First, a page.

Agriculture: A Science, An Art

By Uriel K. Tumanan

What is the first picture that comes to mind when a foreigner is asked what he thinks of the Philippines? Pristine beaches, lush, exotic forests, and verdant fields.

Being the resourceful, industrious people that we Filipinos are also known for, we maximized these God-given natural resources, and somehow made agriculture our main source of livelihood, marketable surplus, and source of raw material, among many other things.

Unsurprisingly, despite the plans to make it an industrialized country, our country’s economic stability relies on the state of its agriculture. Agriculture plays a crucial role in the life of an economy. It not only provides food and raw materials but also employment opportunities to a very large population.

Climate Change
An archipelagic country like the Philippines is at risk from ever-rising sea levels, stronger, more frequent typhoons, and the unpredictable nature and cycles of El Niño, which due to the denuding of our forests and the erosion of our mountains, causes more damages and deaths unseen in previous generations.

In fact, the Global Climate Risk Index of 2015 listed the Philippines as “the number one most affected country by climate change.”

As Chief Legal Counsel of the Climate Change Commission Efren Basco said, “The base of our economy is agriculture. We still center on agriculture.”

Increasing temperatures are likely to have a negative effect on the yields of wheat, rice, and various crops, locally and internationally speaking. Each degree Celsius increase in global mean temperature is estimated to reduce average global yields of wheat by 6%.

As a country which relies mostly on agriculture for most of its food and material needs, climate change may prove to be a substantial problem as our agricultural sector bears the burden of its negative impacts.

Agriculture is an environment-dependent activity that involves the use of ecosystem goods and services and environmental resources such as land, soil, water, and energy. As the battle against man-made and natural disasters wages on, man should find more intelligent and viable ways of making and securing food in order to ensure his survival.

A Compelling Vision
Sustainable agricultural production contributes to long- term food security. The promotion and support of sustainable agriculture that conserves land, water, biodiversity and ecosystems, as well as providing education about the climate change and natural disasters, is top priority in developing countries with much land to cultivate and grow crops.

With these in mind, the College of Agriculture was quickly conceptualized. It is a brainchild of Bro. Eduardo V. Manalo, the Executive Minister of the Iglesia Ni Cristo.

The New Era University Branch in Pinugay, Baras, Rizal was granted recognition by the Commission on Higher Education (CHED) on September 14, 2018. It is positioned in a strategic location, a 50-hectare site in Pinugay, Baras, Rizal, just a few miles away to the Masungi Georeserve, also known as “the first conservation project in the Philippines.”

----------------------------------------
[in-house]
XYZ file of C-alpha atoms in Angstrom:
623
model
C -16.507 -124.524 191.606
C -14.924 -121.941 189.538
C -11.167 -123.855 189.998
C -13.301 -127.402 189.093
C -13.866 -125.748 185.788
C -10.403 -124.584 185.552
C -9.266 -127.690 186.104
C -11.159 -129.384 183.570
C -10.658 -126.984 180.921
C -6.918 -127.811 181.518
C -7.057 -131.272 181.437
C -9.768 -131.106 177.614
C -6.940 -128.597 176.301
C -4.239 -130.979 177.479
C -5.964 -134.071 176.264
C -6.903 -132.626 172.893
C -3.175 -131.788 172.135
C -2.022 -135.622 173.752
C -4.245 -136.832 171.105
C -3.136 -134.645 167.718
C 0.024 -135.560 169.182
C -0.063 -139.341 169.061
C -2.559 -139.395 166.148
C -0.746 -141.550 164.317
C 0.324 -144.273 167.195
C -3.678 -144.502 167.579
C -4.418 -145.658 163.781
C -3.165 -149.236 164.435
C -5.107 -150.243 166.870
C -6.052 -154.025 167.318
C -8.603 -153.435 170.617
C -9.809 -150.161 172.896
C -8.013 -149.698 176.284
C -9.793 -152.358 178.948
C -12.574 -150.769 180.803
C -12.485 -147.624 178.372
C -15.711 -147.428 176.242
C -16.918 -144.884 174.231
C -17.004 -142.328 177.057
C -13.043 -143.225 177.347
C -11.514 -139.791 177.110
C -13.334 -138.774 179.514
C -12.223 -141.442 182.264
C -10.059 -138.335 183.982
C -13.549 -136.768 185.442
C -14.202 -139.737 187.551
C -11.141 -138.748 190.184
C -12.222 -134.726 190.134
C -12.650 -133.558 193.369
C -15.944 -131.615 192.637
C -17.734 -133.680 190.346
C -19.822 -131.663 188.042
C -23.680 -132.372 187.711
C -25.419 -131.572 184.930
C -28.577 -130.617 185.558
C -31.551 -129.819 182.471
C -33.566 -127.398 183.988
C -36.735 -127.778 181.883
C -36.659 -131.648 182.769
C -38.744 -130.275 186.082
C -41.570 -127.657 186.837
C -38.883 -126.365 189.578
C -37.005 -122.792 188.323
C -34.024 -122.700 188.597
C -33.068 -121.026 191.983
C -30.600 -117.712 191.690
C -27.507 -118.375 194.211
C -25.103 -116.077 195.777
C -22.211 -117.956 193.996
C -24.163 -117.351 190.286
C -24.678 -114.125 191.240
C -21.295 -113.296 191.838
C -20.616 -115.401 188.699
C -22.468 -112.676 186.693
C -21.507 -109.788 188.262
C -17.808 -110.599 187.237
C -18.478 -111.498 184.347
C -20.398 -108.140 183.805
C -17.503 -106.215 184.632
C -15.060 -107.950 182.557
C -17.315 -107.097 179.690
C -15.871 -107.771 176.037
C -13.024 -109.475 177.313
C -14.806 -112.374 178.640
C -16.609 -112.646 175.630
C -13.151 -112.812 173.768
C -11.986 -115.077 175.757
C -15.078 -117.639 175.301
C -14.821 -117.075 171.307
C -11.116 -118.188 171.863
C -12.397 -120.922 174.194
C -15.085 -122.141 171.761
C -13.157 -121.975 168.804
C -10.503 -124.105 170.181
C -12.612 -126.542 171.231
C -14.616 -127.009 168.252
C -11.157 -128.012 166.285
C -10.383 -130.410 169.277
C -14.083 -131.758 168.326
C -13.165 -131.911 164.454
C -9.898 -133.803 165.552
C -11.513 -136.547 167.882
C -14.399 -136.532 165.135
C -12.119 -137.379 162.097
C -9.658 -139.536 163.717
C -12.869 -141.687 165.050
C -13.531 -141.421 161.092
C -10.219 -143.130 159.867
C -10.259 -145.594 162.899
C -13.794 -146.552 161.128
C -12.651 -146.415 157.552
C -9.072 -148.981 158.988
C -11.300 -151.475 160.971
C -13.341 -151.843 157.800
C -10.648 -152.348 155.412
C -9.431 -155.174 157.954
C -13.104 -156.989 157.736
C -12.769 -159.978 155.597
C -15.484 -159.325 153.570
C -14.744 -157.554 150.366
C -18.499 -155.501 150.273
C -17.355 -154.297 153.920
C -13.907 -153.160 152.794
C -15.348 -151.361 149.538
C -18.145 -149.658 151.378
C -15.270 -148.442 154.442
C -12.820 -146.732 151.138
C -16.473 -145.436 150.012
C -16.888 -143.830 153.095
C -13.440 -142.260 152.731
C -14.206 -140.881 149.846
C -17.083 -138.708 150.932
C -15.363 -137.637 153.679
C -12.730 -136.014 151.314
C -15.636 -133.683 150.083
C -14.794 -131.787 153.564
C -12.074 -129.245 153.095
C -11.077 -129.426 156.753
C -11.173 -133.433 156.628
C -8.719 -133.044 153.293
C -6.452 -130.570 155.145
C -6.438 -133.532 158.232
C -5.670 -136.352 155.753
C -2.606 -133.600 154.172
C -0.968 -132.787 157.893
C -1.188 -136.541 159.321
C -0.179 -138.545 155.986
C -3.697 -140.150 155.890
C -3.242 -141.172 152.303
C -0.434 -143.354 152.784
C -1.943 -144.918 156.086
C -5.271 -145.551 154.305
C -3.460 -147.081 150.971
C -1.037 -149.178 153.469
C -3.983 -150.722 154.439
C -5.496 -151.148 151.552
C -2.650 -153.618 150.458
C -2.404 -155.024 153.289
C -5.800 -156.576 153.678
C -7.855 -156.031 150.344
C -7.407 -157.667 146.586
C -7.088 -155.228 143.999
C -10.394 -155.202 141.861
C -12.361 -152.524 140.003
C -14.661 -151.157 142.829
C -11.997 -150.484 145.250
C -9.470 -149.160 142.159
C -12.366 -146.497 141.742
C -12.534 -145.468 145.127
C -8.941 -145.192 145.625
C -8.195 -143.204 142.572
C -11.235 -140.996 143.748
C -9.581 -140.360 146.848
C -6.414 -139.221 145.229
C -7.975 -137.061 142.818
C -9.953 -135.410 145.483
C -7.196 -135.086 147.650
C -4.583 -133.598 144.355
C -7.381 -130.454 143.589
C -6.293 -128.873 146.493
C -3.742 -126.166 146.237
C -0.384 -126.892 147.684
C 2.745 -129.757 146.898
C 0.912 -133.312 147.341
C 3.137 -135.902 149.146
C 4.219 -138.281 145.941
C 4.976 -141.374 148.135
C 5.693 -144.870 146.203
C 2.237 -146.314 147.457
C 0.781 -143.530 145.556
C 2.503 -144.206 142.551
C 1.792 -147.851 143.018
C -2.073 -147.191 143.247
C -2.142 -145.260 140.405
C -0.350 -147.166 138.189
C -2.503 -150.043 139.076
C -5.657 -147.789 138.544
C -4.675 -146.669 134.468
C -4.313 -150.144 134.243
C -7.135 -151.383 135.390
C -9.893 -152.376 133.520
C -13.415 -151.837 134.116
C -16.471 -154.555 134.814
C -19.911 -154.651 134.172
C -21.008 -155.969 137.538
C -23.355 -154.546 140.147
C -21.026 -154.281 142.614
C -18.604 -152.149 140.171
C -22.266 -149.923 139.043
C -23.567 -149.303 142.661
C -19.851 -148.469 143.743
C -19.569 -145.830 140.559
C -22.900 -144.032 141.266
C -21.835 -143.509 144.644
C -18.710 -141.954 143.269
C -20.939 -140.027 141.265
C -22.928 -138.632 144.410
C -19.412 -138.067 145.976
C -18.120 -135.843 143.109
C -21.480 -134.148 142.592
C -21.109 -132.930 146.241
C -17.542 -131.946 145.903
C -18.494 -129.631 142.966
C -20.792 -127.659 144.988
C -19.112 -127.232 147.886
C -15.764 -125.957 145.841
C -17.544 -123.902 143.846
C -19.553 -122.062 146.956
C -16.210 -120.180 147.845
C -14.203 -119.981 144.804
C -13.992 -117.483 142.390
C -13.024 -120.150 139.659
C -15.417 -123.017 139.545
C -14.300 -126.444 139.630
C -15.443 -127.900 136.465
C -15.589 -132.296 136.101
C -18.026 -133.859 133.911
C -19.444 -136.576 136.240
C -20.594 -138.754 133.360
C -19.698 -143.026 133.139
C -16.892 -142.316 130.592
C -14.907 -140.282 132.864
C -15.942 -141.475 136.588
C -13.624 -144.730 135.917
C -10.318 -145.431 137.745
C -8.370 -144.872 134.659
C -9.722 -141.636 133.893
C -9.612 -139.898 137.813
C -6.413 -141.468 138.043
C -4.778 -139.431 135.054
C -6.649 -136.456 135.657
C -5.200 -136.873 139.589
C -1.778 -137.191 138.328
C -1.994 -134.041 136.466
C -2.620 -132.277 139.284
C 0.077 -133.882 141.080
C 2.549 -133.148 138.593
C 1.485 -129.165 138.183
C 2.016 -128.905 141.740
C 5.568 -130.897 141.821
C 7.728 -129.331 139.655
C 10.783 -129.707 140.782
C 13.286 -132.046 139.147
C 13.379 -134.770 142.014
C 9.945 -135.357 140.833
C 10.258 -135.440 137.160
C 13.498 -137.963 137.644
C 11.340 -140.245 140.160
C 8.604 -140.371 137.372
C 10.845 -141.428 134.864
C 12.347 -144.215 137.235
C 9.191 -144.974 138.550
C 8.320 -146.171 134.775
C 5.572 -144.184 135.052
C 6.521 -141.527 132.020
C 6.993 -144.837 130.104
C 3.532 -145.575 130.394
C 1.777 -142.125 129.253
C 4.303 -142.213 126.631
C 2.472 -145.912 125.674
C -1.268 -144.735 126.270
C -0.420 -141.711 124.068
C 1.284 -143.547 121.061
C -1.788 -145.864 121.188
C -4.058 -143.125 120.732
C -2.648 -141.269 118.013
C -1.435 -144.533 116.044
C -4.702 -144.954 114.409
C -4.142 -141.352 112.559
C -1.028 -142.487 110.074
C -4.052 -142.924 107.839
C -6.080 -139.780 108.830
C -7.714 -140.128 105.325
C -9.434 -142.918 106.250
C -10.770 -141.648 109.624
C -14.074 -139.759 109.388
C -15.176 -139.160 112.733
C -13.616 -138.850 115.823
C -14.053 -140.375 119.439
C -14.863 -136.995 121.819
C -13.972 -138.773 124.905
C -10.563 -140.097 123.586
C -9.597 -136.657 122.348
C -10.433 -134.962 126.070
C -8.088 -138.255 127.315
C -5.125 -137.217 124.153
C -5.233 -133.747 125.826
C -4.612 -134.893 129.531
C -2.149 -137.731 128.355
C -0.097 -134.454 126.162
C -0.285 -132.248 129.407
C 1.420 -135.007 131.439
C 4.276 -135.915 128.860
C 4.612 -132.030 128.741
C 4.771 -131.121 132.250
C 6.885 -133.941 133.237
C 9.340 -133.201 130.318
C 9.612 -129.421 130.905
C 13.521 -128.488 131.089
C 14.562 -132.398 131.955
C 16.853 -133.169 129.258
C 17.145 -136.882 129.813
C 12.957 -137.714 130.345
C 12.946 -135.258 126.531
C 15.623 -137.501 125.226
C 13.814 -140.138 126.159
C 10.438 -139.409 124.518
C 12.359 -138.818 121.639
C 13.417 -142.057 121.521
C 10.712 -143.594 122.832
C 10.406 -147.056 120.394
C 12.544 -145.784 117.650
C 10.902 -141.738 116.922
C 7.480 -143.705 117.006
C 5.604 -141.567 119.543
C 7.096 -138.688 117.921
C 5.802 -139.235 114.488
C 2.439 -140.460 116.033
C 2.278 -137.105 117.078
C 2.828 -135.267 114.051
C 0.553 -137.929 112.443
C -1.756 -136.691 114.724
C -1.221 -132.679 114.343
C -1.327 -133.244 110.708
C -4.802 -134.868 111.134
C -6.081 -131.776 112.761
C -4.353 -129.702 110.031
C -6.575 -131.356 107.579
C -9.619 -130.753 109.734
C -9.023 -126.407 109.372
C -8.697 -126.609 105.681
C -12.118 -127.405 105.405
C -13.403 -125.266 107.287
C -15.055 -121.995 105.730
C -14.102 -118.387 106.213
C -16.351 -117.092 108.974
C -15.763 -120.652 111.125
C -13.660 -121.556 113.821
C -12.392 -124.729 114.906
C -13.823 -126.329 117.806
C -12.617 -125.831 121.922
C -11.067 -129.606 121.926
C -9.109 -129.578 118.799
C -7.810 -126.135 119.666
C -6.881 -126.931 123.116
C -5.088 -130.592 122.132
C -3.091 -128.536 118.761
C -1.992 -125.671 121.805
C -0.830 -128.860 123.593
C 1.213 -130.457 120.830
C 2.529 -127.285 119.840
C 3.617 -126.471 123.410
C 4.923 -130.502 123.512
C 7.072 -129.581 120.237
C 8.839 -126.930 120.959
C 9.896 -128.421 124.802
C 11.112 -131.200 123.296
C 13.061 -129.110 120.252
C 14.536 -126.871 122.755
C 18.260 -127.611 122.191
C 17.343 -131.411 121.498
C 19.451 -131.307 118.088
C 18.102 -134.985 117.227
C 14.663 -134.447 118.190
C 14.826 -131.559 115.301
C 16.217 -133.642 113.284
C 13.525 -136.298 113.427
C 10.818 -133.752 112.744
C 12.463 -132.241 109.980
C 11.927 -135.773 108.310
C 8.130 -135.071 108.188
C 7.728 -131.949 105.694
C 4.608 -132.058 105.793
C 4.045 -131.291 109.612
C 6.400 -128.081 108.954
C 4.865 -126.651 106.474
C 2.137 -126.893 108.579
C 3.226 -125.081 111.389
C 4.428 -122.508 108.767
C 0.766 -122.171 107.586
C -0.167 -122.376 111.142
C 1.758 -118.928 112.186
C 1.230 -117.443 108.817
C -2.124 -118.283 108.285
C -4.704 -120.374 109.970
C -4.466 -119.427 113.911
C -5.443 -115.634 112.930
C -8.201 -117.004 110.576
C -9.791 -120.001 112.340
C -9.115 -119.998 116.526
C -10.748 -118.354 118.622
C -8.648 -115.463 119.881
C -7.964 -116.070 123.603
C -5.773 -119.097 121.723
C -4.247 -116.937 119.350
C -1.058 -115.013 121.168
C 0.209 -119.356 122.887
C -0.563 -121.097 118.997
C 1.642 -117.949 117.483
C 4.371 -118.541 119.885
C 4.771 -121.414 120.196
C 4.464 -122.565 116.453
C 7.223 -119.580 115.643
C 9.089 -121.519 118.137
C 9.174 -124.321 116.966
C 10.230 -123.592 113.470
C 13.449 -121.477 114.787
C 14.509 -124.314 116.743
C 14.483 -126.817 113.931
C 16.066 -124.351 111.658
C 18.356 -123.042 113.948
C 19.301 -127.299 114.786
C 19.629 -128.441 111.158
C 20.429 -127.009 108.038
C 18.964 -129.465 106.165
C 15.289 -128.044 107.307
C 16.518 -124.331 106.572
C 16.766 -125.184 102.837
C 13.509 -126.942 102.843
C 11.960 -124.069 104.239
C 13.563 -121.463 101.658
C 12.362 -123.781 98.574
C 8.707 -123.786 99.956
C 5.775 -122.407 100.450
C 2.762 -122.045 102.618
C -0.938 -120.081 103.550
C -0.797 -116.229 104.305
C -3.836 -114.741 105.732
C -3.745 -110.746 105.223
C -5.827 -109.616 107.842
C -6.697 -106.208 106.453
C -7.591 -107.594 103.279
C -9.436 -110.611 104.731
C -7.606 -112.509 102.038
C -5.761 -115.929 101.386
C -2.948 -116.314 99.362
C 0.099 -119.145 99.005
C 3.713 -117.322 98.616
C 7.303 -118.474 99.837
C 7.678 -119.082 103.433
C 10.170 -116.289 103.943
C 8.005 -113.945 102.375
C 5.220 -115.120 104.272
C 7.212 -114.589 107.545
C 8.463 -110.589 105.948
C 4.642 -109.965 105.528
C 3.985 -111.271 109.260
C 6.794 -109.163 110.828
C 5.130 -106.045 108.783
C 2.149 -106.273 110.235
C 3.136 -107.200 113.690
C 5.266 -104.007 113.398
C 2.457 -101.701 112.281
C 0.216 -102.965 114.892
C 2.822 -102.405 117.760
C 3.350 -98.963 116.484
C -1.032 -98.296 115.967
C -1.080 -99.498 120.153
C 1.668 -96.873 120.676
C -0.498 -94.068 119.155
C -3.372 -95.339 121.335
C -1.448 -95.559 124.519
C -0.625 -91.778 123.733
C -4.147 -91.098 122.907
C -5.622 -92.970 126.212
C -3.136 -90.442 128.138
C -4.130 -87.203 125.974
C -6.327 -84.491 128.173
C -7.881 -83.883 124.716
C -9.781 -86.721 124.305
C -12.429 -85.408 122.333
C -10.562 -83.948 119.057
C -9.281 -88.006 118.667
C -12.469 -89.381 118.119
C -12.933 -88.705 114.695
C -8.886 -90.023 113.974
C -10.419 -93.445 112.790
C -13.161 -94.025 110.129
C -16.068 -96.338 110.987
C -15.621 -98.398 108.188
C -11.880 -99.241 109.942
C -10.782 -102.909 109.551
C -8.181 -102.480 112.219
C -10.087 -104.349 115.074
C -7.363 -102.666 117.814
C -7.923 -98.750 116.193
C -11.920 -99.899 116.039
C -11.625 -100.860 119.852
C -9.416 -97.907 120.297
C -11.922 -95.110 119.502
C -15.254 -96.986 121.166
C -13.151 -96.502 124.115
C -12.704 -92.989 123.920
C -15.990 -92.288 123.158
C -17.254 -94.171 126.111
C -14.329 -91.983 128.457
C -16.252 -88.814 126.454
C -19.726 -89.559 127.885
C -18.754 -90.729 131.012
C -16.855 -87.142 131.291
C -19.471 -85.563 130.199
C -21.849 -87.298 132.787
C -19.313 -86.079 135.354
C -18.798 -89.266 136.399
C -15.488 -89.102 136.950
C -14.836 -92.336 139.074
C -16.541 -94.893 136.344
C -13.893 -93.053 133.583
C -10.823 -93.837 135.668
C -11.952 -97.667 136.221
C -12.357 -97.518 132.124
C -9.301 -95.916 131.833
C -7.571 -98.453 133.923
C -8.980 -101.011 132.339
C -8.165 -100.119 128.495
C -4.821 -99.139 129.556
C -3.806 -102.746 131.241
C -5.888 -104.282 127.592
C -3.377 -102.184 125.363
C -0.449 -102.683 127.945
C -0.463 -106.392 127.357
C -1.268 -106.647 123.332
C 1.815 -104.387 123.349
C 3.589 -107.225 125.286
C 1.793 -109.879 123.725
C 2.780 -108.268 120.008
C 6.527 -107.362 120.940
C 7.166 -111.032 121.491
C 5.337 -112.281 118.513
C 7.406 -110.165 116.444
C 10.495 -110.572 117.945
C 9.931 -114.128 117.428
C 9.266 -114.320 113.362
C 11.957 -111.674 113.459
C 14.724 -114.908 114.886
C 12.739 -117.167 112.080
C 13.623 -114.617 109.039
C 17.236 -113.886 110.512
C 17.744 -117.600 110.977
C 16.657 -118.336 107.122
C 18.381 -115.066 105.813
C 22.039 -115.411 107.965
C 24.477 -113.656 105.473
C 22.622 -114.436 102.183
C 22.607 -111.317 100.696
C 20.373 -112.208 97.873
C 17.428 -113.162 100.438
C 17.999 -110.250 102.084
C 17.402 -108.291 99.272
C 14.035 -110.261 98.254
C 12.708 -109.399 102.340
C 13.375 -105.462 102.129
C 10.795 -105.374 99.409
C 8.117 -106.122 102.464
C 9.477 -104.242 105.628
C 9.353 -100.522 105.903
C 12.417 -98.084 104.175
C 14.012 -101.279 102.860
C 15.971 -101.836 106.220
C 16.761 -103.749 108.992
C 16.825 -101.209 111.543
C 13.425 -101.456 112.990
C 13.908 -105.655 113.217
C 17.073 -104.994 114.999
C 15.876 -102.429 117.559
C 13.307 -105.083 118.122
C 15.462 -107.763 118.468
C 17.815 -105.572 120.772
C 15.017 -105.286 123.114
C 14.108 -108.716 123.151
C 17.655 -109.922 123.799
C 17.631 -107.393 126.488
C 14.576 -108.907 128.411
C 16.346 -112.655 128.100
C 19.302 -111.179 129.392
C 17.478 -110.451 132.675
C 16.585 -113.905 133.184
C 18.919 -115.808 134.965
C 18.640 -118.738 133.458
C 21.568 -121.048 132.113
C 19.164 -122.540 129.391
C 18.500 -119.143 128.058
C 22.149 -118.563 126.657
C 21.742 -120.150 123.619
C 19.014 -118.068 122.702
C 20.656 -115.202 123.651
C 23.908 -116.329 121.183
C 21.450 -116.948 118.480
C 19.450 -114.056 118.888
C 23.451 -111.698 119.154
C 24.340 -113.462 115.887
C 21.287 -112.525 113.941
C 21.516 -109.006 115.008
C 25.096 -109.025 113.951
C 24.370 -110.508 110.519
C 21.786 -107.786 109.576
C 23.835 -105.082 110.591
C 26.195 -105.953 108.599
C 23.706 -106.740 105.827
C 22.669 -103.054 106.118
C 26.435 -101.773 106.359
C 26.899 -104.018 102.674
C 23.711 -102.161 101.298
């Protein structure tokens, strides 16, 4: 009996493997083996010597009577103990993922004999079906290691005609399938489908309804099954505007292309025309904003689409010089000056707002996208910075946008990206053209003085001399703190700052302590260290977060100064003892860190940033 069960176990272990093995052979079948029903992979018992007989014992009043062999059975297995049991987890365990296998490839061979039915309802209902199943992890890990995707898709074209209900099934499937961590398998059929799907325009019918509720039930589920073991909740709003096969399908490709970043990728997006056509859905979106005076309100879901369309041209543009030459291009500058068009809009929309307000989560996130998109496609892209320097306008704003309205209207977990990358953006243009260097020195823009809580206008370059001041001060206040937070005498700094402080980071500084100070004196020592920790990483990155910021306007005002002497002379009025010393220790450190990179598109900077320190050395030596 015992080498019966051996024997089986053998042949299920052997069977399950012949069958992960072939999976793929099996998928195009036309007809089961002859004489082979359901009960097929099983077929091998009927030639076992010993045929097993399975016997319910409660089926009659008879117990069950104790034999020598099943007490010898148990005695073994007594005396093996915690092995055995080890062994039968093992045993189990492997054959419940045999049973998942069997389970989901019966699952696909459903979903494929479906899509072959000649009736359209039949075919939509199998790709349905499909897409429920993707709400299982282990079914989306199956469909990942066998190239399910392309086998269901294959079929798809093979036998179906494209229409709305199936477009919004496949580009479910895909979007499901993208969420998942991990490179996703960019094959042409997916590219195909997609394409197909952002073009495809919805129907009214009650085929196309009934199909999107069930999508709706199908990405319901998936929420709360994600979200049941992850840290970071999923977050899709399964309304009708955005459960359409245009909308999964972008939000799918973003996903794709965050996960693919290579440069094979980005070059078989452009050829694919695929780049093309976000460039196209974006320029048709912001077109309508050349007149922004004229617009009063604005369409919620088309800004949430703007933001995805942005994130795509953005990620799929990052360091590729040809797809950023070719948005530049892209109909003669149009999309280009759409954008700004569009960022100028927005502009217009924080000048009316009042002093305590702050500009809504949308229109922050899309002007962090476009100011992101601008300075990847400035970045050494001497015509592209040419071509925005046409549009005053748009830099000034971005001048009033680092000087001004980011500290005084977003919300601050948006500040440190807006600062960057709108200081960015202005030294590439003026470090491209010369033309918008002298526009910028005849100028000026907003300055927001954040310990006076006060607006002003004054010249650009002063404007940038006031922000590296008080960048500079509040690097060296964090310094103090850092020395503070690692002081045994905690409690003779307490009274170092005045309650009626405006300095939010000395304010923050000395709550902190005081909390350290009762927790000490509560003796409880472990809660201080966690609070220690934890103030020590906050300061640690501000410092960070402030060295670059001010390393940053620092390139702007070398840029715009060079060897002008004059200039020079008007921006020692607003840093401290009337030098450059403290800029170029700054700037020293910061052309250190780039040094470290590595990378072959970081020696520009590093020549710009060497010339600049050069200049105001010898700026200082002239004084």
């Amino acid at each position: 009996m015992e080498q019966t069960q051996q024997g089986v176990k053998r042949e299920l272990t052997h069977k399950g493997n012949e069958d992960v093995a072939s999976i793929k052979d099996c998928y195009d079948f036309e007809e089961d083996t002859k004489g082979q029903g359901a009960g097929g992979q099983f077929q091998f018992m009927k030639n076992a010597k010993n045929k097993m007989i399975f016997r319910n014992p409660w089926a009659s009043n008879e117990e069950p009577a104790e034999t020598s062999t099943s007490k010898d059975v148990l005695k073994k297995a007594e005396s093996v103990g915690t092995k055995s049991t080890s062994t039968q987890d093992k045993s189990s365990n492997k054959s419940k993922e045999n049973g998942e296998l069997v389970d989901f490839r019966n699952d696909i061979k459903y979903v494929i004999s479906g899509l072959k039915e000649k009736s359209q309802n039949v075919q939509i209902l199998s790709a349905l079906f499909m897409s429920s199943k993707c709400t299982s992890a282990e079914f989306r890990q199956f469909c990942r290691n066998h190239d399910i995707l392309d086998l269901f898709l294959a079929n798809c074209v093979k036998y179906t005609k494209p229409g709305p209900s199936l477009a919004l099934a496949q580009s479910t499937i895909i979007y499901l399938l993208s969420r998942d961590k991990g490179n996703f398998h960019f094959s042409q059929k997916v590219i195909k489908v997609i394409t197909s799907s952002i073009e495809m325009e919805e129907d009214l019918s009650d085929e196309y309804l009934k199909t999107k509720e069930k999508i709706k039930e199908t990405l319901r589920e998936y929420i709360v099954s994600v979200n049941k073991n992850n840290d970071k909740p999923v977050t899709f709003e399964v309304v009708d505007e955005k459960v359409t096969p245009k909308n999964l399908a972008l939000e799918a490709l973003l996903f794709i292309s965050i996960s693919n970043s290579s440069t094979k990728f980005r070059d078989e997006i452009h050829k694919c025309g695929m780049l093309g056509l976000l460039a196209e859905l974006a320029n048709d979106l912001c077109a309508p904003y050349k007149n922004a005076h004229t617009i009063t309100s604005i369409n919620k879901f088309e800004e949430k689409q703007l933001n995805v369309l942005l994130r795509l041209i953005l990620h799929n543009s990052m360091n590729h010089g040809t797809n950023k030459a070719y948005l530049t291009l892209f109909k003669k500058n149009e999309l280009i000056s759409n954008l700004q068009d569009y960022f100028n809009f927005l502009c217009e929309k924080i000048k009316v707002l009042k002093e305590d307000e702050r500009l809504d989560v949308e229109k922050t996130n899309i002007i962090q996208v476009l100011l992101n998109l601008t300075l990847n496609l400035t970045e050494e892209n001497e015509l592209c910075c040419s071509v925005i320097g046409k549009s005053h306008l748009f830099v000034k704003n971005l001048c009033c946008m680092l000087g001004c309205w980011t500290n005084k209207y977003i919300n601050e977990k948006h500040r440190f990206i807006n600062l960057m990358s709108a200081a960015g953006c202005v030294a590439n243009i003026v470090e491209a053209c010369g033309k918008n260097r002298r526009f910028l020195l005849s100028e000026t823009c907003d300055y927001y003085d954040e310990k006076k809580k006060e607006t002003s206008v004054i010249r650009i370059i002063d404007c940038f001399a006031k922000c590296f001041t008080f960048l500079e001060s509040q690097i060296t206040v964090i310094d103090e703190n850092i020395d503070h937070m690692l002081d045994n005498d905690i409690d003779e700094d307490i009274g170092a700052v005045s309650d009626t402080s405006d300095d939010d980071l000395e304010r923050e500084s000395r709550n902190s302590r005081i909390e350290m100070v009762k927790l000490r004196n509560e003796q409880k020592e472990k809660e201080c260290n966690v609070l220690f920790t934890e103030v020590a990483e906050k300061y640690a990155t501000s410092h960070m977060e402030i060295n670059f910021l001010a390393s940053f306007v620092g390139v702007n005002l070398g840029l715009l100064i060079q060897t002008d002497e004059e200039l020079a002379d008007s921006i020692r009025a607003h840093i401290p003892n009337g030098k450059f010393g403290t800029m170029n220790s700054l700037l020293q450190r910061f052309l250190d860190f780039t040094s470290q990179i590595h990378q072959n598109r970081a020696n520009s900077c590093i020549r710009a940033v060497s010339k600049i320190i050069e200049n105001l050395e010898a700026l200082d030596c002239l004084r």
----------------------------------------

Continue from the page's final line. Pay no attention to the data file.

The groundbreaking ceremony of the new main building in the NEU Rizal Branch took place immediately, led by the Executive Minister together with the University officials.

The NEU College of Agriculture opened its classrooms to its thirty-seven (37) pioneering students under the Bachelor of Science in Agriculture program on January 7, 2019.

“This milestone marks the beginning of the realization of the vision of our beloved Executive Minister, Brother Eduardo V. Manalo, that a College of Agriculture be established to train the youth of the Church to become excellent agriculture leaders, managers, entrepreneurs and experts,” College of Agriculture Dean Dr. Perigio B. Francisco Jr., said during the formal opening of the college.

He noted how the University had initiated talks with ambassadors of friendly foreign governments, “notably Israel, Japan and Russia” for partnerships in various agricultural projects.

Stewards of the Land
Although our country is rich in agricultural potential, inadequate infrastructure, lack of financing, land reform problems, lack of irrigation, farm to market roads, and more problems lead to limited productivity gains.

The NEU College of Agriculture aims to increase awareness and educate on the global problem on food scarcity, security, and production, and encourage young students to lend their minds on manual work and research in the field of agriculture including its different sectors (forestry, fruit cultivation, dairy, poultry, mushroom, bee keeping, arbitrary, etc.)

It also seeks to teach students basic, practical and advanced knowledge in modern agriculture that will mold them to be effective future farm managers, productive farmers, agriculture experts, entrepreneurs, researchers, scientists and educators.

As Dr. Francisco Jr. said during his address, “The wealth and knowledge and life experiences that you bring to this school will surely make the teaching and learning process both challenging and exciting.”

Truer words were never spoken.